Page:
Figure 2a and 2b plot child test-scores from 2003 to 2011. In 2003, the children were in Grade 3 and you can roughly think of each year as the subsequent grade, so that in 2006 most of these children are in Grade 6 (with the exception of those that are held back). The two lines are for children from “high” and “low” socioeconomic backgrounds, defined as an index of parental education and household wealth. Two basic facts emerge from this picture.

  • By the time they are in Grade 3, there is a difference in the test scores of high and low socioeconomic (SES) children. This gap corresponds roughly to how much children learn in a year, so children from low SES backgrounds are one year behind children from high SES backgrounds by the time they are in Grade 3. Through the primary years, there is a slight divergence, but this is neither statistically nor qualitatively significant.
  • By 2011, when (most of) these children are 17, large gaps of one standard deviation have emerged. As Figure 2b shows, this widening gap is entirely due to differential drop-outs. Among children who are still in school, the gaps remain the same as at the end of primary school. But because 61% of children from low SES backgrounds drop out of school compared to 35% from high SES backgrounds (we track and continue to test those who drop out), the average gaps in the cohort are much wider.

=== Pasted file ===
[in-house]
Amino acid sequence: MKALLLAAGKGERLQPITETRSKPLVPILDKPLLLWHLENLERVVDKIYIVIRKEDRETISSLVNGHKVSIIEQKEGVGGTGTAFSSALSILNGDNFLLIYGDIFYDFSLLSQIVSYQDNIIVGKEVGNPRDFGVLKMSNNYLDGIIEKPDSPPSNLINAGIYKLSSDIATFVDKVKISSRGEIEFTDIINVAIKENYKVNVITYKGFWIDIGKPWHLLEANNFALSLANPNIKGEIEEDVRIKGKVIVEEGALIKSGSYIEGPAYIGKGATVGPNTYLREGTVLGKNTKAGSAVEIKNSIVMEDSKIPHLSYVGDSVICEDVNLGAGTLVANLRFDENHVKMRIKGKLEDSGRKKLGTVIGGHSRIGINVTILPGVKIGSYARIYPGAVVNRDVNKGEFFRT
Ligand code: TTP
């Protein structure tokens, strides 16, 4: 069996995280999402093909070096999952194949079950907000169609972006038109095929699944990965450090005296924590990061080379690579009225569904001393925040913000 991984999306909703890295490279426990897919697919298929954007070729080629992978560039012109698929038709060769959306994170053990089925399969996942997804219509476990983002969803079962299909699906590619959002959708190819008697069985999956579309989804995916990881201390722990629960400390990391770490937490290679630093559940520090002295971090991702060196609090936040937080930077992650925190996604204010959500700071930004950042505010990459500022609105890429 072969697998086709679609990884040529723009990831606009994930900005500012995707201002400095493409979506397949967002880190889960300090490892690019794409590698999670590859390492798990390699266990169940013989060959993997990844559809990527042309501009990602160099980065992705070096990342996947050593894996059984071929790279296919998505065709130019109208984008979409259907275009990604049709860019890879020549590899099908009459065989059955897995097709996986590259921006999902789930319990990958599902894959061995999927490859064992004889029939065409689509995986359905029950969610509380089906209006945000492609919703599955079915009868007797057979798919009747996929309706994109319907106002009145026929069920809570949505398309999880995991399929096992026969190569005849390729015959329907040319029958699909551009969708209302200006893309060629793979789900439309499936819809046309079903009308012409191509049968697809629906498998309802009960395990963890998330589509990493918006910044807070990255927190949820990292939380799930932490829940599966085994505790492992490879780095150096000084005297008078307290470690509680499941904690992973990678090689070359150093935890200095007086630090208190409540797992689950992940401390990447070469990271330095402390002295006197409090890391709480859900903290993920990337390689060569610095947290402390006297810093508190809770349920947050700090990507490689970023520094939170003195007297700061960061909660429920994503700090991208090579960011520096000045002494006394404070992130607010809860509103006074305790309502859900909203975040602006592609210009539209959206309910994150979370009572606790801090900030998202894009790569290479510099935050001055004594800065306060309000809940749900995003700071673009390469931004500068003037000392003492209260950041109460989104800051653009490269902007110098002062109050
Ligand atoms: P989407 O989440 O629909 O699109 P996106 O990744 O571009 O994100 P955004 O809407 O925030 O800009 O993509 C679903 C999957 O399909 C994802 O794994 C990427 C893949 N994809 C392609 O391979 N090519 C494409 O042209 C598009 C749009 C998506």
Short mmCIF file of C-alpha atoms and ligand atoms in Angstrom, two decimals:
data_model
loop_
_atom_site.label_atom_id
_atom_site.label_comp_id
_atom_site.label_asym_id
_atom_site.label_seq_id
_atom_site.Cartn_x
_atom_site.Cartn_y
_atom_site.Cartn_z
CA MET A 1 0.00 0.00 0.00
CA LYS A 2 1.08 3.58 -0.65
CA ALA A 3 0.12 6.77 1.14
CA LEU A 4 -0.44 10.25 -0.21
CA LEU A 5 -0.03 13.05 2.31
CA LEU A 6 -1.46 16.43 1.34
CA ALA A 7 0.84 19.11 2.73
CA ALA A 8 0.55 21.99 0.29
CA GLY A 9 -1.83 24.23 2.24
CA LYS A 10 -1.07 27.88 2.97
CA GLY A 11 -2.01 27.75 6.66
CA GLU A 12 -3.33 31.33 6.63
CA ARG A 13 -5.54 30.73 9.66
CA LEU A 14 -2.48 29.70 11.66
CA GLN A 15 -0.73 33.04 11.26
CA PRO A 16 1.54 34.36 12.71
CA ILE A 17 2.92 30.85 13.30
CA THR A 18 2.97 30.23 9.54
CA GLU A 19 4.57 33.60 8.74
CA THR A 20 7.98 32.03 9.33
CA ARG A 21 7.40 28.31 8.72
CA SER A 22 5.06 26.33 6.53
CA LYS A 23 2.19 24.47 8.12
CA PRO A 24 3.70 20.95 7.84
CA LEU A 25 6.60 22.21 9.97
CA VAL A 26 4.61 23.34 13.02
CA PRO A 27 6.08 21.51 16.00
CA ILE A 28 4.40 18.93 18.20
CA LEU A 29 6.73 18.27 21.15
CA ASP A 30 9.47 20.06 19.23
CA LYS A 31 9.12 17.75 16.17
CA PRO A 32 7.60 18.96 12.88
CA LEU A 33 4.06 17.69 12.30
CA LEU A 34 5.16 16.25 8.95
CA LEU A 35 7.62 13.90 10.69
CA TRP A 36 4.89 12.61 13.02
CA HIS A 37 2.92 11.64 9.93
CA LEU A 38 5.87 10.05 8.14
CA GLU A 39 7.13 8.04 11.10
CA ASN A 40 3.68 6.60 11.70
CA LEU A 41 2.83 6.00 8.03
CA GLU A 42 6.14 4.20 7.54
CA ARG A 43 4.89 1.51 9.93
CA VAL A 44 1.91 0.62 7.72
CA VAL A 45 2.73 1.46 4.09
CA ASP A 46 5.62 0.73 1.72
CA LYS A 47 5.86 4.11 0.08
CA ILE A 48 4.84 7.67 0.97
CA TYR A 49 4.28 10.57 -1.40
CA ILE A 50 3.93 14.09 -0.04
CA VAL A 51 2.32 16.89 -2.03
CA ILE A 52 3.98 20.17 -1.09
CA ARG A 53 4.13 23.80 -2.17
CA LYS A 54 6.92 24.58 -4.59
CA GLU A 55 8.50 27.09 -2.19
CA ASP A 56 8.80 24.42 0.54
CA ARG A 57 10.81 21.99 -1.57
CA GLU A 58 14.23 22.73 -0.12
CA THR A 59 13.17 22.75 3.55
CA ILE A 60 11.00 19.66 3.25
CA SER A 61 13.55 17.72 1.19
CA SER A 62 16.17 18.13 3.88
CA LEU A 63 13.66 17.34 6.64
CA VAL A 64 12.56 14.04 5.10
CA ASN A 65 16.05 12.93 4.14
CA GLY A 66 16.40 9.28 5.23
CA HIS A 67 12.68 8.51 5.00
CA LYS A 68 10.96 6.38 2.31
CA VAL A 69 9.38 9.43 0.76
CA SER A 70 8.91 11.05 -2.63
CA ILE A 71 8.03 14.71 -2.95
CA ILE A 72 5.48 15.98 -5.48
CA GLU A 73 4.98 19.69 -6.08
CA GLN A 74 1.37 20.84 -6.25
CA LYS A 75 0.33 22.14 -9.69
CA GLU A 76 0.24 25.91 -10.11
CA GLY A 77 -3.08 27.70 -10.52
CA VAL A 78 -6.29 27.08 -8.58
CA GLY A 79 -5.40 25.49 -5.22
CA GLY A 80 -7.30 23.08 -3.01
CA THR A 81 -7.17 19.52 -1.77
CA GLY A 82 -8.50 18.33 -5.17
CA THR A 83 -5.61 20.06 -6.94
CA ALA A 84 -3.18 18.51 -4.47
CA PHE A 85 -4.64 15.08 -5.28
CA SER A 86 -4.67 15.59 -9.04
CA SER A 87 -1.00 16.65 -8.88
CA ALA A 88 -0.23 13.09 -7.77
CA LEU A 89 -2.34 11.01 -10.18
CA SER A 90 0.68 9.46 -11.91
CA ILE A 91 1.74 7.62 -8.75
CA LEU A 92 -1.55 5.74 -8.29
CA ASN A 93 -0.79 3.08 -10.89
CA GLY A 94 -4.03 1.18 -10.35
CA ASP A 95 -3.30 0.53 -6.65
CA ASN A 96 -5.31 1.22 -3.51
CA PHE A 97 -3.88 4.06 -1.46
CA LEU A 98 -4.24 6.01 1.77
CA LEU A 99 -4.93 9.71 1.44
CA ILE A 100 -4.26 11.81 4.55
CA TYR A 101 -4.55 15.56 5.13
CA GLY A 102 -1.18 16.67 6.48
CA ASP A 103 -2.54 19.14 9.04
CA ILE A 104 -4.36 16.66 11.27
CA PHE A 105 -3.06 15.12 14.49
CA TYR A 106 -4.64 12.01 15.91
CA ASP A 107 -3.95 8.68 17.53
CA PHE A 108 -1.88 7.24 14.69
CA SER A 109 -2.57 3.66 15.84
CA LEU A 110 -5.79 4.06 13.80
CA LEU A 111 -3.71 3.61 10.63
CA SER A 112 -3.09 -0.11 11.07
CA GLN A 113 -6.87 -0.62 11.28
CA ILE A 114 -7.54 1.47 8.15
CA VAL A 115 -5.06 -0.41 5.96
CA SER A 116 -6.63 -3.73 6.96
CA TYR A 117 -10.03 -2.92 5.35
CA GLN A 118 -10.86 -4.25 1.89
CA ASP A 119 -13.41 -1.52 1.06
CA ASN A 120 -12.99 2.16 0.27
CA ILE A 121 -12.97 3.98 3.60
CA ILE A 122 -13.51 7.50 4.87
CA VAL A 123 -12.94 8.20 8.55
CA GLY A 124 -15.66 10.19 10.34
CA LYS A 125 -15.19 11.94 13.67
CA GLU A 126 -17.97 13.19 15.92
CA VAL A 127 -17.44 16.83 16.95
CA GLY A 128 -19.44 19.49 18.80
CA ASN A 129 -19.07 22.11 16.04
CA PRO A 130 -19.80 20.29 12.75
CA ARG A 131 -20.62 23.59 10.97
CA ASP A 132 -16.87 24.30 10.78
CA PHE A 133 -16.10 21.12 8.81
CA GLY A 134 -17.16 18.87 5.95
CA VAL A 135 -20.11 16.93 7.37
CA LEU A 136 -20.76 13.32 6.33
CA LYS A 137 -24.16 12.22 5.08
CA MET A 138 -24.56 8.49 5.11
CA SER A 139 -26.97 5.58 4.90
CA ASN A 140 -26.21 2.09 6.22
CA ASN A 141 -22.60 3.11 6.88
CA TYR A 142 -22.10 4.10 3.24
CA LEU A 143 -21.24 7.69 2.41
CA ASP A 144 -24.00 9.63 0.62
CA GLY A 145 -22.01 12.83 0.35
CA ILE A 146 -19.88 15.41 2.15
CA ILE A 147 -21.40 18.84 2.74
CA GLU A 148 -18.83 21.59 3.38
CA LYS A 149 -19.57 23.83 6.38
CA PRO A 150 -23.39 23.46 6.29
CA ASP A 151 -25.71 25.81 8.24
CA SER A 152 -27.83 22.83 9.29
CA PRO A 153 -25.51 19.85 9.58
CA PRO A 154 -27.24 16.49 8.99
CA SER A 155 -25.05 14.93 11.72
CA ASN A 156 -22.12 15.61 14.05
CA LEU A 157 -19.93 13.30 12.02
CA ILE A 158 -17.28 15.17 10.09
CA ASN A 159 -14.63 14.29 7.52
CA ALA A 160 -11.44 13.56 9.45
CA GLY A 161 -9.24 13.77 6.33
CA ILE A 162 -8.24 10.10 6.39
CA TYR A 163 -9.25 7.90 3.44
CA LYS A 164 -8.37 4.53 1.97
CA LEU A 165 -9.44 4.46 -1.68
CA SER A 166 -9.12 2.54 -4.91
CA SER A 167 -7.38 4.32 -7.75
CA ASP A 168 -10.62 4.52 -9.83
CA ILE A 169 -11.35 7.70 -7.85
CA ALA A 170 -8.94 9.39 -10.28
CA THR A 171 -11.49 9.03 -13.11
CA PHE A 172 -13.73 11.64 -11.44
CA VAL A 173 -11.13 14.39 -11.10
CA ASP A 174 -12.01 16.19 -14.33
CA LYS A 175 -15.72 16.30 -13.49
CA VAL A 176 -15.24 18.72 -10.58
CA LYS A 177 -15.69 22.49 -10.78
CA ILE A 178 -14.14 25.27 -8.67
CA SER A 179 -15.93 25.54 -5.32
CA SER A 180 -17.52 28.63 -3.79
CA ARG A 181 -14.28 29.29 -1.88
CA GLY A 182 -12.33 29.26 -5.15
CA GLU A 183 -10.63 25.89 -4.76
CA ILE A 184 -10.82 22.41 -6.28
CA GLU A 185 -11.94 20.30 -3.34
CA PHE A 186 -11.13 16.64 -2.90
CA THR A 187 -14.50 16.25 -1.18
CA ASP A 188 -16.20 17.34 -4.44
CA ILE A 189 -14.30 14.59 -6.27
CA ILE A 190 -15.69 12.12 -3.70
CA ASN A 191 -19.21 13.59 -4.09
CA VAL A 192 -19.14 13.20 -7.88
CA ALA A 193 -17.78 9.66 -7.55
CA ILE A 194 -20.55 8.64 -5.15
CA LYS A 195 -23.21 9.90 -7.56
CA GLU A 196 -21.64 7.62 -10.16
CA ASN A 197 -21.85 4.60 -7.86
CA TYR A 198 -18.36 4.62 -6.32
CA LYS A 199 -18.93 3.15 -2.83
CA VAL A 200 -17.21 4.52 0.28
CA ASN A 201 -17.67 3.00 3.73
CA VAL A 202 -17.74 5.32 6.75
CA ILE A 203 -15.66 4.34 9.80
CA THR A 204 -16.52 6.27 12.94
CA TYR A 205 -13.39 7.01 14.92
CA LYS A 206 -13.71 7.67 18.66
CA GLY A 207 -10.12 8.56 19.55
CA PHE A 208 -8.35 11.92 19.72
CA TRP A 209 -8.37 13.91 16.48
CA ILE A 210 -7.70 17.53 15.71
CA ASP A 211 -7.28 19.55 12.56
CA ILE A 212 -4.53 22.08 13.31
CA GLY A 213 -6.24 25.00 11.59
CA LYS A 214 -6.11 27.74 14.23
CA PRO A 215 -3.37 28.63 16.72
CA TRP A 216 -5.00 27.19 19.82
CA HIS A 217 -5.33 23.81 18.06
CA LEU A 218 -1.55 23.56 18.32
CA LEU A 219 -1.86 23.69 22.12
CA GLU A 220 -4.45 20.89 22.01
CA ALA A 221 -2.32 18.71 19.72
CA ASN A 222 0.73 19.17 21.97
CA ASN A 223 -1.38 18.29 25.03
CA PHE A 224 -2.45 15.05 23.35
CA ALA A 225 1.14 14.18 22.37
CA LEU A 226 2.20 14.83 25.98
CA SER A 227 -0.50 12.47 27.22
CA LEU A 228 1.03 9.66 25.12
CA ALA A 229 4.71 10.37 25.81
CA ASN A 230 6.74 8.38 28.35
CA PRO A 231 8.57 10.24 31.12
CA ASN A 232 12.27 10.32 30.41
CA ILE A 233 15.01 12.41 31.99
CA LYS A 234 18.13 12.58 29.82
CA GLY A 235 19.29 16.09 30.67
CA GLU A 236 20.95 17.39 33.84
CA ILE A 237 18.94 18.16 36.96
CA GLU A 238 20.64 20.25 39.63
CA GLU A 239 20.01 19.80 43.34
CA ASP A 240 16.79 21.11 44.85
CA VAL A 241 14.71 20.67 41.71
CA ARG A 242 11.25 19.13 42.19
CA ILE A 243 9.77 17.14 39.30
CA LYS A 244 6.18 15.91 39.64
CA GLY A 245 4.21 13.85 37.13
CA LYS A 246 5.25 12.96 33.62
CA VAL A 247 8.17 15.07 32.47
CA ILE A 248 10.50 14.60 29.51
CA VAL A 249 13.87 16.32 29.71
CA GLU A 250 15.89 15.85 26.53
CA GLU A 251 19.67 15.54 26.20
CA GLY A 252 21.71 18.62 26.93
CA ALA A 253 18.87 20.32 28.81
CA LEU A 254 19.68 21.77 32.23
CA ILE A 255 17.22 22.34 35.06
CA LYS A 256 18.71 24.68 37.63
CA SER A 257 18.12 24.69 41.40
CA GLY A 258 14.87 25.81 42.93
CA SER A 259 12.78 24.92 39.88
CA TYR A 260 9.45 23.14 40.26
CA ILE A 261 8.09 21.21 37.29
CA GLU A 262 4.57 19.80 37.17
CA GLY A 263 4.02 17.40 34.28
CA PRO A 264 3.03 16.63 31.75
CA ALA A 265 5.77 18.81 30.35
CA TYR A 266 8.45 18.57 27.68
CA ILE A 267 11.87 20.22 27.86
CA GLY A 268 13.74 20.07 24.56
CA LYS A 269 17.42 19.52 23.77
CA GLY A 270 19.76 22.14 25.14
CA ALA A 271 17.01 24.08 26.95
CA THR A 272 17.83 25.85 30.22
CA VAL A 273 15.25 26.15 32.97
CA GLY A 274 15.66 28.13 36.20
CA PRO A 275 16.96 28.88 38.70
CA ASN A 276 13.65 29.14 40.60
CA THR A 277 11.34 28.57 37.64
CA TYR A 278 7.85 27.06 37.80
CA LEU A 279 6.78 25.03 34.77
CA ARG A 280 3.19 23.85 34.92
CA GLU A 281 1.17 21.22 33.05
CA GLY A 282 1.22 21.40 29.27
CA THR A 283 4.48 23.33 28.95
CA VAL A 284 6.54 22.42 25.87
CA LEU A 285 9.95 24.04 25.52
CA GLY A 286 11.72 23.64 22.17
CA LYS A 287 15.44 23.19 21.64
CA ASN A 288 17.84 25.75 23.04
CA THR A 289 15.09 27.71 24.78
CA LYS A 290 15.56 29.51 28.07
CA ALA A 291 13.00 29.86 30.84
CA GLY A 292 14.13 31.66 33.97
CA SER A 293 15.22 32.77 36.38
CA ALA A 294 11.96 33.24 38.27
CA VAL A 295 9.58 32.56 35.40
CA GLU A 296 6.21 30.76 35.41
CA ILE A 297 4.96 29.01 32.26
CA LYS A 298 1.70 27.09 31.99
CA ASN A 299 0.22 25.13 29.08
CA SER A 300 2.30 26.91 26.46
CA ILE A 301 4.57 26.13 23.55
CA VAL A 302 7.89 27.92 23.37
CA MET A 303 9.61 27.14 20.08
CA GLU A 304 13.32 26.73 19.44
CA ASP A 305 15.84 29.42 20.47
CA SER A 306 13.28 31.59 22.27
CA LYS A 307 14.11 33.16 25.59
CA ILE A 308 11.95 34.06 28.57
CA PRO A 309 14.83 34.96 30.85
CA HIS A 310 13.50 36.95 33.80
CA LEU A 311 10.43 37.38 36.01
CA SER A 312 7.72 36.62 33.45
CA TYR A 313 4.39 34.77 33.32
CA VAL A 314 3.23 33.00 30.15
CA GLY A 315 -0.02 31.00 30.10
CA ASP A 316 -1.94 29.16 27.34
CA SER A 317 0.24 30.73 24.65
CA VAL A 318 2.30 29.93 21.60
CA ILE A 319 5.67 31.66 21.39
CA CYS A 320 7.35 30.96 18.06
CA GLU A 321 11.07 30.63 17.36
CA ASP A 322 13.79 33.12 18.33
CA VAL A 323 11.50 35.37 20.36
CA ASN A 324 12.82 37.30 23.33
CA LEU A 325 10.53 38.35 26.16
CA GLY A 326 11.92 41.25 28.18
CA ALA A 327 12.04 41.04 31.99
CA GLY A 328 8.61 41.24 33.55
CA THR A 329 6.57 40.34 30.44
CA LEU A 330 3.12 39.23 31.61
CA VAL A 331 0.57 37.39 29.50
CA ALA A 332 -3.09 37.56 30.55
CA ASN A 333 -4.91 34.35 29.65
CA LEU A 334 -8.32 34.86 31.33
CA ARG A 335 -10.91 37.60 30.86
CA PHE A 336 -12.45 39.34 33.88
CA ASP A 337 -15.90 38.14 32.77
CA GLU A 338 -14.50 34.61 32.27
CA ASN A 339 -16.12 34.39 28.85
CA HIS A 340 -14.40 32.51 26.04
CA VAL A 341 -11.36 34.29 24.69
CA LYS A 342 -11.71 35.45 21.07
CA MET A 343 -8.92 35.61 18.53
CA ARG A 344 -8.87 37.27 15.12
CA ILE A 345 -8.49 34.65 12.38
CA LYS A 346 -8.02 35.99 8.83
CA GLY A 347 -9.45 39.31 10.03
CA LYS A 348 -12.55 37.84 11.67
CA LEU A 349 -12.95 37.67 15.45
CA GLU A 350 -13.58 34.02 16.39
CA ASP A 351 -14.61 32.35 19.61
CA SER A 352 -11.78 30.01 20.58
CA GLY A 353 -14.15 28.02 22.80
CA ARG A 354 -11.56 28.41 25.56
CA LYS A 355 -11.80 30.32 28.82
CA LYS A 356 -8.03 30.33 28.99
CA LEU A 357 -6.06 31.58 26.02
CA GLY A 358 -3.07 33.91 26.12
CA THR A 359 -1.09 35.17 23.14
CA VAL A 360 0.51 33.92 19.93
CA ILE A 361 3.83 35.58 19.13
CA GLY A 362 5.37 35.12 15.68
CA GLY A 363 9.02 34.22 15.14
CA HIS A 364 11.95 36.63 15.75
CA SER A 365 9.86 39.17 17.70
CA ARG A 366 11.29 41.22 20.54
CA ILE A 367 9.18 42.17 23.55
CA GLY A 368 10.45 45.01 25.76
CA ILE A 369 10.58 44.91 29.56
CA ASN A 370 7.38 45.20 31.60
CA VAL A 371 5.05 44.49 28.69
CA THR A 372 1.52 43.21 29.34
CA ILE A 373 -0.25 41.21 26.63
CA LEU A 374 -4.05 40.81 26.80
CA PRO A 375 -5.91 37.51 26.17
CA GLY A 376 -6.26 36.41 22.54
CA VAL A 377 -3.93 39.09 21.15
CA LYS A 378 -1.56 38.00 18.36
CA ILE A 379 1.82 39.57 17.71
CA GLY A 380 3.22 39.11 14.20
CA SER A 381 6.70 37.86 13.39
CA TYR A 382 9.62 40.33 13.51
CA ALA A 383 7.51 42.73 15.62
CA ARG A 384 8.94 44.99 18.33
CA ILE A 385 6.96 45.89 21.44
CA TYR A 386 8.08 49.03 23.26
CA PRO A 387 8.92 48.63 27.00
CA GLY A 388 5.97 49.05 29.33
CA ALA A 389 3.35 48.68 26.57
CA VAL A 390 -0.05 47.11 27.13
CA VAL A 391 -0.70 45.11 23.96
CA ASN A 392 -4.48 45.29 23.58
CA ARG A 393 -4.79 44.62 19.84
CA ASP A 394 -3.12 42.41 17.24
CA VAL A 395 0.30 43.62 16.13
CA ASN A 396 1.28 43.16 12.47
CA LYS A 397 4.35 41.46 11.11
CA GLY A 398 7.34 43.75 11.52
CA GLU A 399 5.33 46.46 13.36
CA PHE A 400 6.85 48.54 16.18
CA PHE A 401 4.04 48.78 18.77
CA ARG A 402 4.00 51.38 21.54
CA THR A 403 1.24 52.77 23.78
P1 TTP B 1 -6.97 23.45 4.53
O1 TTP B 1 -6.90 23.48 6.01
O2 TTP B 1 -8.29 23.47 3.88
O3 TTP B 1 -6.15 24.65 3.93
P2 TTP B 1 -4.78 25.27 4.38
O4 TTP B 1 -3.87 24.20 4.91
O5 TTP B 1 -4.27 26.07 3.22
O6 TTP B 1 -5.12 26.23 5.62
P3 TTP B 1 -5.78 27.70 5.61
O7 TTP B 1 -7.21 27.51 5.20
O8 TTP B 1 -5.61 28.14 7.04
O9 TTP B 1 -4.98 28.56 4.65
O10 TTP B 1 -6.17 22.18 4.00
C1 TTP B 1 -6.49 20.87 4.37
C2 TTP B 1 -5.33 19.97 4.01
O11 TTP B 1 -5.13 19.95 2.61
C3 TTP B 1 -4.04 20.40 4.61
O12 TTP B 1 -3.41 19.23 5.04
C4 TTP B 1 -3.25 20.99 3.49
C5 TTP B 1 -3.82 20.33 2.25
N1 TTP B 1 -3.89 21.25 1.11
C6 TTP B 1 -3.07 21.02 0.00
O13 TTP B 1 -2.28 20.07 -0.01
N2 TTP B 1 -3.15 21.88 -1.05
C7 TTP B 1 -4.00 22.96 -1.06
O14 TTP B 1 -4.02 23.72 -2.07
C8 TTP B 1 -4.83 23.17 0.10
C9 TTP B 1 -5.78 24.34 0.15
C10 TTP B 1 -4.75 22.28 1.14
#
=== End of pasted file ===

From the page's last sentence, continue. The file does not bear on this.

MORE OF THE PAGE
Figure 2a: Test score gaps have developed by Grade 3, remain steady over the primary schooling years, and then widen dramatically …

Figure 2b: … because children from low SES backgrounds drop out of school at higher rates than those from high SES backgrounds

Note: These graphs are based on longitudinal data collected as part of the LEAPS long-term follow-up study and are taken from ongoing work by Das and others on educational mobility and test scores in low income countries.

Figure 3 then plots the number of years of completed schooling in 2017 on the vertical axis (14 years after we first surveyed and tested these children), and the test scores of the children in 2006 on the horizontal axis. We show this relationship between test scores and completed years of schooling for children whose fathers have no education versus those whose fathers have more than middle-school education.

  • Although higher test scores are correlated with more years of schooling, family background is paramount. The highest performing children whose fathers have no education complete just as many years of schooling as the lowest performing children whose fathers have more than middle school education (9–10 years).
  • In regressions, every additional year of maternal and paternal education is associated with 0.42 more year of schooling, so that five years of maternal and paternal education implies two more years of schooling for a child. To get the same boost in years of schooling from higher test scores in third grade would require a two standard-deviation increase, equivalent to moving a child from the 50th to the 97th percentile of the test score distribution.

Figure 3: Children with higher test scores go on to complete more years of schooling … but family background remains critical.

Note: This figure is based on data from the LEAPS long-term longitudinal study.

Unfortunately, we don’t have a single intervention that has been shown to boost learning by even one standard deviation over the primary schooling years. In fact, based on these estimates, here is what we could honestly say to an illiterate parent wondering what our latest learning intervention will do for her child: